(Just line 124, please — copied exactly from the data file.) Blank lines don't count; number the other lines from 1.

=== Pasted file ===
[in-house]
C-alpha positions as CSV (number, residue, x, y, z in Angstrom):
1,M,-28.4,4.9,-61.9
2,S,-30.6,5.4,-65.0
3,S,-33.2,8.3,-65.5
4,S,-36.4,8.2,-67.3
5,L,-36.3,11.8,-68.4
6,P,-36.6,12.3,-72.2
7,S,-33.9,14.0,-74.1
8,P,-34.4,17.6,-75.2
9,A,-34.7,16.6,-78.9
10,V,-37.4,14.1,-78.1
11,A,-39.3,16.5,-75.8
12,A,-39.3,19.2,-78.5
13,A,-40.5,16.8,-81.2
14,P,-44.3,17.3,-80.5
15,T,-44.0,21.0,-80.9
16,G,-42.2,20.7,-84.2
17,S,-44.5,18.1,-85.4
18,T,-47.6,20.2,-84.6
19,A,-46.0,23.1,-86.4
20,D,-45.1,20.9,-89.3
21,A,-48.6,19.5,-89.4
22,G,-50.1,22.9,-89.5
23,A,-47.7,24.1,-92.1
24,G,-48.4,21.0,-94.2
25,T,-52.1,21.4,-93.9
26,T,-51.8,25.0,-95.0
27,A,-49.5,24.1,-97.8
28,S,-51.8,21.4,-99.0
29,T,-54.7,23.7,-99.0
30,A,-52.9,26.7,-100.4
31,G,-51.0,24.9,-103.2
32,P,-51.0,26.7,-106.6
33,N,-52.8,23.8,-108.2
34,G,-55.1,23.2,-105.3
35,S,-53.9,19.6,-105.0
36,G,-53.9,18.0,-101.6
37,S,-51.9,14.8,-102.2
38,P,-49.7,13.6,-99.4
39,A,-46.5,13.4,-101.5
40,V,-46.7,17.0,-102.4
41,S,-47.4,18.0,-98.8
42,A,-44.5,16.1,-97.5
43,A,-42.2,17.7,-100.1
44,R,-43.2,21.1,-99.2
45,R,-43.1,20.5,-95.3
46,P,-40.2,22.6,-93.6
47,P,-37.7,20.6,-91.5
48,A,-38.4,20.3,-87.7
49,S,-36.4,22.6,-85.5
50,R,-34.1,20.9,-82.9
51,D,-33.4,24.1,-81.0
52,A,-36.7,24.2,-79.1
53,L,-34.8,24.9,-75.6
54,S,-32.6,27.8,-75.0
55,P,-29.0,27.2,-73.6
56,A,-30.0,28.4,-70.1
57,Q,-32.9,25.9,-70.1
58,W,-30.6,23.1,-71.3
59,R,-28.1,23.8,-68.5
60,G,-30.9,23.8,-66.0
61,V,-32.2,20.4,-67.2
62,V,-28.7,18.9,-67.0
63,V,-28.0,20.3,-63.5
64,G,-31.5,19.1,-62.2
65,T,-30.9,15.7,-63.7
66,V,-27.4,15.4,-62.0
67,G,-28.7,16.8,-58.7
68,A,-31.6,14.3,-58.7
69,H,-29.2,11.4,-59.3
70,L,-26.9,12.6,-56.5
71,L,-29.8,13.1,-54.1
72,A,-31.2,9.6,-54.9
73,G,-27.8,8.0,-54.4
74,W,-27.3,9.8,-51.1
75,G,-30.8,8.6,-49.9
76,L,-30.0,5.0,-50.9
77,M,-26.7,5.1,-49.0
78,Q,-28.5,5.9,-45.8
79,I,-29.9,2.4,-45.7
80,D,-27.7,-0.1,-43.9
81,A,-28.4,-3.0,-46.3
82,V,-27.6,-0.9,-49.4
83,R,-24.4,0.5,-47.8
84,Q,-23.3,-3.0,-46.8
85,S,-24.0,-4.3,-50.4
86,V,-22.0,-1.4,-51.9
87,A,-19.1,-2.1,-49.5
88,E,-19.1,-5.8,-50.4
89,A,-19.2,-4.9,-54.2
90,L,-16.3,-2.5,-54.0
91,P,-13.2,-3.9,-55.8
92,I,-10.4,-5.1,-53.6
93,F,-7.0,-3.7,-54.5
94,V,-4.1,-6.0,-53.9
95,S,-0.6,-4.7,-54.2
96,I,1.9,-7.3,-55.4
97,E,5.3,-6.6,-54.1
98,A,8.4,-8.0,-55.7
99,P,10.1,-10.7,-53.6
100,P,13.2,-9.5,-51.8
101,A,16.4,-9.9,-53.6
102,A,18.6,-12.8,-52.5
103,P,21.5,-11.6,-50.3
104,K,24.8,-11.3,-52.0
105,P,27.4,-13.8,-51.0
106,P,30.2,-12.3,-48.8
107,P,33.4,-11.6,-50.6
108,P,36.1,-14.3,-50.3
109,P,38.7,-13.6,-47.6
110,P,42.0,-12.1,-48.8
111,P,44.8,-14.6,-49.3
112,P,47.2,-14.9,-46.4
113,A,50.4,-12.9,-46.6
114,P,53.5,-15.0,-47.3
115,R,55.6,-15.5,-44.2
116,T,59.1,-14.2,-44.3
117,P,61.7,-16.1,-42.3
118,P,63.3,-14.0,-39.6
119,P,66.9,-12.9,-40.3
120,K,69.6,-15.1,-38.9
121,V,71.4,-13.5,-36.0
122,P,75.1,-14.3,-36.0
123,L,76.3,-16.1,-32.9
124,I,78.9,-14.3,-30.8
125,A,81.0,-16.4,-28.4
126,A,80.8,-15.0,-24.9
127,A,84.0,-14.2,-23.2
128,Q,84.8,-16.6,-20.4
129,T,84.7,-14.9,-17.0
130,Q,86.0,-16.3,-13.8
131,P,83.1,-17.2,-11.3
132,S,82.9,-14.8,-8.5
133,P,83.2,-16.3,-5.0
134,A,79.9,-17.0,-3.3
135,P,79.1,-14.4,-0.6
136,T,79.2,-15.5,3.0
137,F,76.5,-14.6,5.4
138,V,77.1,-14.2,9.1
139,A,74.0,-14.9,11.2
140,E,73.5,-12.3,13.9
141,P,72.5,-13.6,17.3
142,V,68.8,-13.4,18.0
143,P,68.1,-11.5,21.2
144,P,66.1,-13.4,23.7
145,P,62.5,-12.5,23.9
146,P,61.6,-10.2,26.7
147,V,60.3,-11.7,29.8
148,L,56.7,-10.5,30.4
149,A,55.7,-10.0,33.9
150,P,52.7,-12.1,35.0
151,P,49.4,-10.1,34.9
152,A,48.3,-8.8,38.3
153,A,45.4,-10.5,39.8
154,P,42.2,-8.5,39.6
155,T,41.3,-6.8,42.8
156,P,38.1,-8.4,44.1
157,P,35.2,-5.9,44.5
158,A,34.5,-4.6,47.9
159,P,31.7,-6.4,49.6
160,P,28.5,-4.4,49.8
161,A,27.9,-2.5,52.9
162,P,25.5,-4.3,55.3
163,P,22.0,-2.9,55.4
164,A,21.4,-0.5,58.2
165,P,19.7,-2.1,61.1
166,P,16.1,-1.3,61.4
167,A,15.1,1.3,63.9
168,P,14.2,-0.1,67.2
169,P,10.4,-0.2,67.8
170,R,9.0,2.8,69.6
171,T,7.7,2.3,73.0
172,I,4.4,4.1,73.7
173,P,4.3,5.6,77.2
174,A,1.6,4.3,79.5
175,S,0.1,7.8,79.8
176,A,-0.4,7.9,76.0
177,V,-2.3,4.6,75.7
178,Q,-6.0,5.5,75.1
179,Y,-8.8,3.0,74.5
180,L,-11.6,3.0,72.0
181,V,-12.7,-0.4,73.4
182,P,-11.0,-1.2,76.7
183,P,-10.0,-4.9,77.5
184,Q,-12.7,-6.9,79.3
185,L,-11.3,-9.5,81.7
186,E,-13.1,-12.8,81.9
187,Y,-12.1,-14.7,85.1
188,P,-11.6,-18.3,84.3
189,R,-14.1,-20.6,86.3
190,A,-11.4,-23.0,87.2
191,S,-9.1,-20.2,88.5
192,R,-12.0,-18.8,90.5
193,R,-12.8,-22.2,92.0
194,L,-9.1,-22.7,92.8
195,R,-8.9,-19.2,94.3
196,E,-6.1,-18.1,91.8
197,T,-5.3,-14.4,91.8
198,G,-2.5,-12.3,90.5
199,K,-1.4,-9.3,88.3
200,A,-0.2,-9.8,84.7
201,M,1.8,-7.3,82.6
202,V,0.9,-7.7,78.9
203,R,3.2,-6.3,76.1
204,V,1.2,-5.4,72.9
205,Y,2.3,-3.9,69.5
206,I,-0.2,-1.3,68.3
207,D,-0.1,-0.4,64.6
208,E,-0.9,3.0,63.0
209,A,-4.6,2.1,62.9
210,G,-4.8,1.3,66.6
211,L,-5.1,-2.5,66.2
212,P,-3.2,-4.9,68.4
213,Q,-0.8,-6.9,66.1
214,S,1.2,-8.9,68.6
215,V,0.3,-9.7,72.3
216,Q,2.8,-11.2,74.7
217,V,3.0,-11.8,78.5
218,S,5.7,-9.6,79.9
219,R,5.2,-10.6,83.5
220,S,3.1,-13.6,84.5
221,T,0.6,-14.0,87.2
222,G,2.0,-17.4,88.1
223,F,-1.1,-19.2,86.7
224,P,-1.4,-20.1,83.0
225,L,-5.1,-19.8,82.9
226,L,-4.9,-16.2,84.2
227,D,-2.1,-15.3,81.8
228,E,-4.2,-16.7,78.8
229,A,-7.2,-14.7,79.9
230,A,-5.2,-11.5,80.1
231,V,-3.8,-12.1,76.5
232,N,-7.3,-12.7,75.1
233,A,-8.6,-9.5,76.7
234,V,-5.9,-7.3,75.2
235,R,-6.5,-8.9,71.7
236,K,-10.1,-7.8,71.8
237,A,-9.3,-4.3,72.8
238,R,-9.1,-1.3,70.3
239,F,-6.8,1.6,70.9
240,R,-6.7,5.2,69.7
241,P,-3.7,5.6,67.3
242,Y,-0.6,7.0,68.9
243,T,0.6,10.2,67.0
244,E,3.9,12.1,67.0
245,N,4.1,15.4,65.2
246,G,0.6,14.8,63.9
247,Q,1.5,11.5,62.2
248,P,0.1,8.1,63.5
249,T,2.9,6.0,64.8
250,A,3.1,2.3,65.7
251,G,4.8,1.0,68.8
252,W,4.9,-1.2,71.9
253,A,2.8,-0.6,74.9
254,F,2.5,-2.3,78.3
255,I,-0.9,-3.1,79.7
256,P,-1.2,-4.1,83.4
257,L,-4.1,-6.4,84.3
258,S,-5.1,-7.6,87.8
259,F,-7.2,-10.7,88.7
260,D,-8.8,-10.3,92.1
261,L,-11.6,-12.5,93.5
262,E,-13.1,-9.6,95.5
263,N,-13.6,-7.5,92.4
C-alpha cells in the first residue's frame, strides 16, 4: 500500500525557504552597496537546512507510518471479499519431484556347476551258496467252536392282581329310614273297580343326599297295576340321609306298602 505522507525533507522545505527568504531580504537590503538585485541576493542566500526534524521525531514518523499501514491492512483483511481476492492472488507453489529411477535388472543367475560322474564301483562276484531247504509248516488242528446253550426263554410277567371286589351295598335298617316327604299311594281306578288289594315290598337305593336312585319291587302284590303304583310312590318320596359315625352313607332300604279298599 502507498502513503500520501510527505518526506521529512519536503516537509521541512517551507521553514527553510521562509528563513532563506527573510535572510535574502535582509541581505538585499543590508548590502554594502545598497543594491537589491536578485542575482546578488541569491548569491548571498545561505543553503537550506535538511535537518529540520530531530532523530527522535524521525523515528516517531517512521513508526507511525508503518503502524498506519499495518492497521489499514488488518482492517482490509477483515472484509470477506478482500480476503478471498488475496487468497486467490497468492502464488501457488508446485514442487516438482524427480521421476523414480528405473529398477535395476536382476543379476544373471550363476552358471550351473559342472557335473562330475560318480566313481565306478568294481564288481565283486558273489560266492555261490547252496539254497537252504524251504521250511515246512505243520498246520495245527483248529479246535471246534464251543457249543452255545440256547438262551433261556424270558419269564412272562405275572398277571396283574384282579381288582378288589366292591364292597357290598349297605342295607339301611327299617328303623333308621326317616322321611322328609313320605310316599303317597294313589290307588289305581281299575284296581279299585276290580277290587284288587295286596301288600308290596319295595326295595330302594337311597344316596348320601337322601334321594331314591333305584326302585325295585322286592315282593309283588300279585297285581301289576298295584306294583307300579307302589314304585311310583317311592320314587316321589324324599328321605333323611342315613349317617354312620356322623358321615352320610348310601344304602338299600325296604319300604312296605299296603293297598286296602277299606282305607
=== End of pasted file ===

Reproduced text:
122,P,75.1,-14.3,-36.0